The fourth in a seven-part series in which I look back over ten years in webcomics.|
As much as we loved Keenspot, there were a few of us who felt as if we could direct our webcomics careers better as part of a smaller group with more shared goals in common. Keenspot was democratic to a fault -- almost all of the issues were placed before the entire membership (which had grown to over 40 artists) before being decided upon by the leadership. Heck, that would have made ordering pizza hard... and we were trying to grow online businesses.
So, a small group of us announced our good-byes and formed Blank Label Comics: Paul Southworth, Steve Troop, Dave Willis, Paul Taylor, Kris Straub, and me. Howard Tayler, Greg Dean and Dave Kellett followed shortly thereafter.
I launched a new, weekly comic as part of Blank Label -- Courting Disaster. CD allowed me to try to hone my writing skills by forcing me to write comics that could be carried by a lone punchline -- rather than developing humor through backstory and character development. It also allowed me to focus one a week on figure drawing. Courting Disaster was an opportunity for me to -- outside of the confines of my daily strip -- challenge myself to try new things.
You can look at Courting Disaster and see little breakthroughs and trial techniques that later appear in the daily strip.
Oh, and it's fun to write gags about sex every week and draw a little cheesecake. Let's not gloss over that.
Like my daily strip, Courting Disaster appears in the Philadelphia Daily News, where it accompanies a sex-advice column. It gets sent out over a wire service, so it might also appear in a newspaper near you.
As I said before, the AltBrand Telethon for MDA was such a success that I decided to hold onto the concept for a rainy day.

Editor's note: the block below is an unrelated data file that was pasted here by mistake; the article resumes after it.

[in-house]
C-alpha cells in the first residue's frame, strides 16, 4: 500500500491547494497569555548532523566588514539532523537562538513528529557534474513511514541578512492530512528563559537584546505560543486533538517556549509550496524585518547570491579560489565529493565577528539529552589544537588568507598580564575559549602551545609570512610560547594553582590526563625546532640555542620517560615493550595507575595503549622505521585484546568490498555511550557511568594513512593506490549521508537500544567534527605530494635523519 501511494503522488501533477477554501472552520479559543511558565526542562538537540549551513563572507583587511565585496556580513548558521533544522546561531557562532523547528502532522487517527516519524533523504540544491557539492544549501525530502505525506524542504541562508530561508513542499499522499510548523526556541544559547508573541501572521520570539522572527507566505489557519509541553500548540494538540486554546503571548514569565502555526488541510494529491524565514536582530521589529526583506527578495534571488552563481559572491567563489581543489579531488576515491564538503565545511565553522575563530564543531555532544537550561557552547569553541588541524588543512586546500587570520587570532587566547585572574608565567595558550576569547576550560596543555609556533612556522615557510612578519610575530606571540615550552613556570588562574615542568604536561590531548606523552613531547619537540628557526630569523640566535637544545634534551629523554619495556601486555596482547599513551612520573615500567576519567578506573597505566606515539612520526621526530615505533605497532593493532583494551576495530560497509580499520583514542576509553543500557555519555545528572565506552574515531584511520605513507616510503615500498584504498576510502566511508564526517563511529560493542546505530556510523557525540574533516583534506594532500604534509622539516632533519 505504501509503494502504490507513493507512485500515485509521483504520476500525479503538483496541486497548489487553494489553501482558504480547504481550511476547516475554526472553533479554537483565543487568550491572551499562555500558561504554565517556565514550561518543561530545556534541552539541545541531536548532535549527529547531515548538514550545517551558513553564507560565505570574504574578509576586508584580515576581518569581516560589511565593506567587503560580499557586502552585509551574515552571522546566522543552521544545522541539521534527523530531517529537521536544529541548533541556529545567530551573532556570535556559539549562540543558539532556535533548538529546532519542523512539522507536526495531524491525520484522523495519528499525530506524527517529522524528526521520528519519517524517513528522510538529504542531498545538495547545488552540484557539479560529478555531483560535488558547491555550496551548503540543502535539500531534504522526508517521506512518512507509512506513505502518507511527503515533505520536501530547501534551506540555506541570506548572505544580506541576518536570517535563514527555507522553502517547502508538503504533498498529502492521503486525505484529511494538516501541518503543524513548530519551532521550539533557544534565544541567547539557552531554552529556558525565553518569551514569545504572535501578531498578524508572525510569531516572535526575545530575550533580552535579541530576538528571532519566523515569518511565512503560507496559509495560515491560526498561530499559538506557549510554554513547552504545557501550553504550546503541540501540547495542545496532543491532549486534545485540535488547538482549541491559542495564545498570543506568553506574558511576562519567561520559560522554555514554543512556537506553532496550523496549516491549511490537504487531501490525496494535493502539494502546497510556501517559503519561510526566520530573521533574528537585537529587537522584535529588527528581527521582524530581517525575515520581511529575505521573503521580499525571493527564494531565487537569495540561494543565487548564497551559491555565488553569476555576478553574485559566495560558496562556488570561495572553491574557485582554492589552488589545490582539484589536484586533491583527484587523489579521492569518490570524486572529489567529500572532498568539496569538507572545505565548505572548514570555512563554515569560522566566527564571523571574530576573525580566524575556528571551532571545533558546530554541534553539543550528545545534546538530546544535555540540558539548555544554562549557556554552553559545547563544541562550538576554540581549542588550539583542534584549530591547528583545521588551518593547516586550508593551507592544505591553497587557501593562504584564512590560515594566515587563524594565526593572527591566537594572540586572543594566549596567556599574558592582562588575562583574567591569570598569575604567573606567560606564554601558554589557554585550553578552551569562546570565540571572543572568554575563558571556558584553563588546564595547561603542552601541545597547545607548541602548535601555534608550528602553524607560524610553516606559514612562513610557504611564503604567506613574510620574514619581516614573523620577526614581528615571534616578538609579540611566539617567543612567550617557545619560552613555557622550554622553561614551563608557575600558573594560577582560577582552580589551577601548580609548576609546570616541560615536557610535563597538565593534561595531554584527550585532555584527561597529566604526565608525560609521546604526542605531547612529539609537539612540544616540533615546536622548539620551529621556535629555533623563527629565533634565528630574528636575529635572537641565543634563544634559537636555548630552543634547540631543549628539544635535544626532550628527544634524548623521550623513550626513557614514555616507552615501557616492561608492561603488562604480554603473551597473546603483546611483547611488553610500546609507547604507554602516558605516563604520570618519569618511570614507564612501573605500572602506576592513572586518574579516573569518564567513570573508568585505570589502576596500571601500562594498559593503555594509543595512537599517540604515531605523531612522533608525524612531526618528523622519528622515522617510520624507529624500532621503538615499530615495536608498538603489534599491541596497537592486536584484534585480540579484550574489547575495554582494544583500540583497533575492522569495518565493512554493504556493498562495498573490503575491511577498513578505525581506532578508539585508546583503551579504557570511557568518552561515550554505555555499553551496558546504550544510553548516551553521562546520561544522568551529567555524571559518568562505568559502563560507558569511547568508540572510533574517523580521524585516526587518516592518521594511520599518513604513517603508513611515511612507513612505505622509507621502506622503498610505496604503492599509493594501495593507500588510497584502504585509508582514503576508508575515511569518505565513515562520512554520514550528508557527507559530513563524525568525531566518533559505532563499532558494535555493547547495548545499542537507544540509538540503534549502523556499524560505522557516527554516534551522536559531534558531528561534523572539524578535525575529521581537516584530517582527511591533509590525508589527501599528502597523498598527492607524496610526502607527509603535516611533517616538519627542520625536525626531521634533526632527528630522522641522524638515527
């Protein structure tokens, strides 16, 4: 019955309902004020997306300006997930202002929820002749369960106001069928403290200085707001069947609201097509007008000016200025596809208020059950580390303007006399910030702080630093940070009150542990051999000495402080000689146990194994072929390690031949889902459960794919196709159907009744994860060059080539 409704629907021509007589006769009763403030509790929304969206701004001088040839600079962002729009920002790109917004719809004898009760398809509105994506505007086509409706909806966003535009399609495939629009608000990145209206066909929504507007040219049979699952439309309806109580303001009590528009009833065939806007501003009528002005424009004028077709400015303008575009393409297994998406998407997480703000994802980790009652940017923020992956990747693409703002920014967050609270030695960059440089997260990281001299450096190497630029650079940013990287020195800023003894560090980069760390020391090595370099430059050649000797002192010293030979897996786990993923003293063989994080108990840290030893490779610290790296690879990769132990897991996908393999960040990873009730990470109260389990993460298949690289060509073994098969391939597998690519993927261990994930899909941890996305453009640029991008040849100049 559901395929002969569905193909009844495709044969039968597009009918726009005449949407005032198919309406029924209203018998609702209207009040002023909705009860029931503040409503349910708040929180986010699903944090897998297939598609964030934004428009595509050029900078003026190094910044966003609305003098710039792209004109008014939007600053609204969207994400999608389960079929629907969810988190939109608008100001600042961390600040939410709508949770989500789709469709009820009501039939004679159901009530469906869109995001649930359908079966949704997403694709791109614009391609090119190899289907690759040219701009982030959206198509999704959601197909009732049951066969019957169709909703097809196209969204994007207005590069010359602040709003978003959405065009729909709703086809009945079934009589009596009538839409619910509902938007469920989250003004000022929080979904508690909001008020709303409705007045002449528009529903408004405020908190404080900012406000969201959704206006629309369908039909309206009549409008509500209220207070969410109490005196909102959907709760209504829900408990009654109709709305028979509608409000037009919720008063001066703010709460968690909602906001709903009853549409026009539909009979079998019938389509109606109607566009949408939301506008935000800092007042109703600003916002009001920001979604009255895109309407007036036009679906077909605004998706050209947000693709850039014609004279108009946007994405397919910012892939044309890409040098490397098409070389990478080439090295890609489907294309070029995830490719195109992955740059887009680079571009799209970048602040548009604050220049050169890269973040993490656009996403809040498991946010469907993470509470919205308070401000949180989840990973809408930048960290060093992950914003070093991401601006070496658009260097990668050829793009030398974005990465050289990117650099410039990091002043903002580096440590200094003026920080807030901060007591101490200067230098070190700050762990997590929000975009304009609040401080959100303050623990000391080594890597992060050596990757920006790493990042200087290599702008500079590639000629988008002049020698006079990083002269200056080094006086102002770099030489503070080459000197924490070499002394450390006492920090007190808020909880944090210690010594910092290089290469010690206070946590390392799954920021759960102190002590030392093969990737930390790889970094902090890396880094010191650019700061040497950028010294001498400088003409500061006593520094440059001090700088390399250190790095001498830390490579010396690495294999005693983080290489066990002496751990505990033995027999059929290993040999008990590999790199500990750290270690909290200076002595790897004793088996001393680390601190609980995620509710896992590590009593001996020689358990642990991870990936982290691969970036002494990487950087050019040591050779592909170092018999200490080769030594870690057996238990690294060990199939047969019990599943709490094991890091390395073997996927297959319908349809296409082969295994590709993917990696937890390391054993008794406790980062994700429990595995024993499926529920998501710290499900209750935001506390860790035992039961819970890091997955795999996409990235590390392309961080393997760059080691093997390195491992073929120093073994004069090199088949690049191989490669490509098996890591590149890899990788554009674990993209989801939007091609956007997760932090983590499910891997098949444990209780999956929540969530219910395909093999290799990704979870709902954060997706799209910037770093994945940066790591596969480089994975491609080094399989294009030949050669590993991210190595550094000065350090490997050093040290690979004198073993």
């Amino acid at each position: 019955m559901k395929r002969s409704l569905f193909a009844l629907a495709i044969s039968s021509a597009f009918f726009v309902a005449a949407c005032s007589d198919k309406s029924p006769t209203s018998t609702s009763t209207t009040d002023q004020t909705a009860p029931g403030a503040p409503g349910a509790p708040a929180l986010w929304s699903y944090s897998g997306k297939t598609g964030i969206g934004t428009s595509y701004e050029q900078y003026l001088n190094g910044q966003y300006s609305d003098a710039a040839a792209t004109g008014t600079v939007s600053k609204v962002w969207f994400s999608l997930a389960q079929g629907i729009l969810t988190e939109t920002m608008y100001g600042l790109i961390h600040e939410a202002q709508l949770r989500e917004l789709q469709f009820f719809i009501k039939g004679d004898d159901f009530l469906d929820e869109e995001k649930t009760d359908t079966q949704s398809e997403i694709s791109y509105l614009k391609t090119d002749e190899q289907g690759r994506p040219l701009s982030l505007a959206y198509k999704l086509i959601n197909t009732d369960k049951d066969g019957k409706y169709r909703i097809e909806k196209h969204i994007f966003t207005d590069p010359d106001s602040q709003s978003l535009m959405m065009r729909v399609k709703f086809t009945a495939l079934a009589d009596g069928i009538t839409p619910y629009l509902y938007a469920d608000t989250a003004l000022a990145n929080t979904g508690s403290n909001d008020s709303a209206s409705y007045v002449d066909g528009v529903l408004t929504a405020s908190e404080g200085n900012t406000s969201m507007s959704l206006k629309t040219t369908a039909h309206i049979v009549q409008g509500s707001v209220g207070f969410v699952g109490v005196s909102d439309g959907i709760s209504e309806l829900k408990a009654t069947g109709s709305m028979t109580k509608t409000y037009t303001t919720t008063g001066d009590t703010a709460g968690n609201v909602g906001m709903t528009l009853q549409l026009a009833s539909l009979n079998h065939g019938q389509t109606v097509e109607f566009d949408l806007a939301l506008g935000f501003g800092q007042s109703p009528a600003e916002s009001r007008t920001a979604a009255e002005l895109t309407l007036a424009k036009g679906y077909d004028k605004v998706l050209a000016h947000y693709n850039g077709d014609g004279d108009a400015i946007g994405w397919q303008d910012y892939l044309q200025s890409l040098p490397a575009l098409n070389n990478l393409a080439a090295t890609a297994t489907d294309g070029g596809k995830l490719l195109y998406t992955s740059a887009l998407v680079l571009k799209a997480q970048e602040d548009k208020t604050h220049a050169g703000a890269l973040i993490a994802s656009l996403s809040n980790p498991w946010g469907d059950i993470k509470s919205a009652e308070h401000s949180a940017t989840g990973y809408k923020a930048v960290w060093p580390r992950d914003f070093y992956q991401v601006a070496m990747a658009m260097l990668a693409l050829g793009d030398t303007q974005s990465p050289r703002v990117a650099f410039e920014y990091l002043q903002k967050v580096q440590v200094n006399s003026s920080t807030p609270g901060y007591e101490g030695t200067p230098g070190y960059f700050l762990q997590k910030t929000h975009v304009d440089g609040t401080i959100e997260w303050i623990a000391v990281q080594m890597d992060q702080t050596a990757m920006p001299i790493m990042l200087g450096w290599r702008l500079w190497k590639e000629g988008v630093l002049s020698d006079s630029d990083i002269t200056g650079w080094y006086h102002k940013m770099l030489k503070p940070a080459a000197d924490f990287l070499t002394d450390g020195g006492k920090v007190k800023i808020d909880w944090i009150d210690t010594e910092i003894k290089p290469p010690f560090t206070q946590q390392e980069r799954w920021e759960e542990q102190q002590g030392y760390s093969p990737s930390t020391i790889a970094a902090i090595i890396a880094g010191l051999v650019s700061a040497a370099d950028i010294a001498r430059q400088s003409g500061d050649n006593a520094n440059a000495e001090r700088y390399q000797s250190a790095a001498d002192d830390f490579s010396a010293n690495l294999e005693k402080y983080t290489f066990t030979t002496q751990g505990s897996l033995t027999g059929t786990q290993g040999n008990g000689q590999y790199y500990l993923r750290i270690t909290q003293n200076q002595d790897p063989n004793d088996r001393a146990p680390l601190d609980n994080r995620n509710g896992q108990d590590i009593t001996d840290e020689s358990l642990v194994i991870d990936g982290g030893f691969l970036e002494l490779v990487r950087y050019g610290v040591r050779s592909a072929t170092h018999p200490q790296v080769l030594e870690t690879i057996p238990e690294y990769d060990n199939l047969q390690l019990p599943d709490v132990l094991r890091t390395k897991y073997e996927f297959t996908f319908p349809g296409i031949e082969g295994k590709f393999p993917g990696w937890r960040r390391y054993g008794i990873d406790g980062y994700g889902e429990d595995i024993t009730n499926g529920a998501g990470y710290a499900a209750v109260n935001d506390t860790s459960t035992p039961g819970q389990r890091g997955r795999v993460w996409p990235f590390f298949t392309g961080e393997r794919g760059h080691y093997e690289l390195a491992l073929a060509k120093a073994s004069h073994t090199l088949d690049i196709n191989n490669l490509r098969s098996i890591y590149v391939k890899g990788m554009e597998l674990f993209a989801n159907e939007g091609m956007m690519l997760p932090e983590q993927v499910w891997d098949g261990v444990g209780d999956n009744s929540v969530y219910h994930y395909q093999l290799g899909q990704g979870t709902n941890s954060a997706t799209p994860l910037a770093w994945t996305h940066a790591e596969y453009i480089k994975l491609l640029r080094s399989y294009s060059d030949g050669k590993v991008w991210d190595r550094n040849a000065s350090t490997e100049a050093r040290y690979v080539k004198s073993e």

Three months to the day after we formed BLC, that rainy day hit.
Hurricane Katrina brought 175-mile-per-hour winds, almost two-thousand casualties, and over $80 billion in damages. As we watched refugees huddled in the Superdome and bodies floating through flooded towns, it also brought an intense need to do something.
On September 12, after a mad flurry of preparation, I organized the Blank Label Comics Webcomic Telethon benefitting the Red Cross. Paul Southworth designed an awesome logo. Kris Straub worked his fingers to the bone writing a special updating code to handle the site's special requirements. We all worked hard, promoting, participating and networking.
We launched what was planned to be a two-day telethon to encourage donations to the Red Cross. The response was so overwhelming that the event quickly became a four-day event with over 300 cartoonists participating.
The site updated with a new cartoon every twenty minutes for four days.
During that time, the site received 8 million hits, 1.85 million page views, 109,000 visits, and 262 gigabytes of total transfer. At its peak, the site's server was handling 12.5 megabits per second.
We estimate we sent about $28,635 in pledges to the Red Cross.
Steve Troop designed a book that we sold through Lulu.com, with 100% of the profits directed to the Red Cross.
I still think that it was perhaps one of the best weeks in webcomics.
Blank Label Comics quickly established itself as a powerhouse in webcomics. Each of us had healthy readerships on our own, and together we could reach a huge chunk of the overall webcomics-reading population. Our ability to promote and market ourselves was formidable when we were all pulling together. And the behind-the-scenes knowledge sharing was phenomenal.
Unfortunately, once again, some of us found ourselves in a situation that felt oddly similar to Keenspot. We felt that our career goals and the way we went about trying to achieve those goals ran concurrent to the overall thrust of the group. Dave Kellett, Kris Straub and myself found ourselves at a crossroads.
Then Scott Kurtz called about a book he and Kris were working on.
To be continued.
Ten Years of Webcomics: Part One | Part Two | Part Three
| Part Four | Part Five | Part Six | Part Seven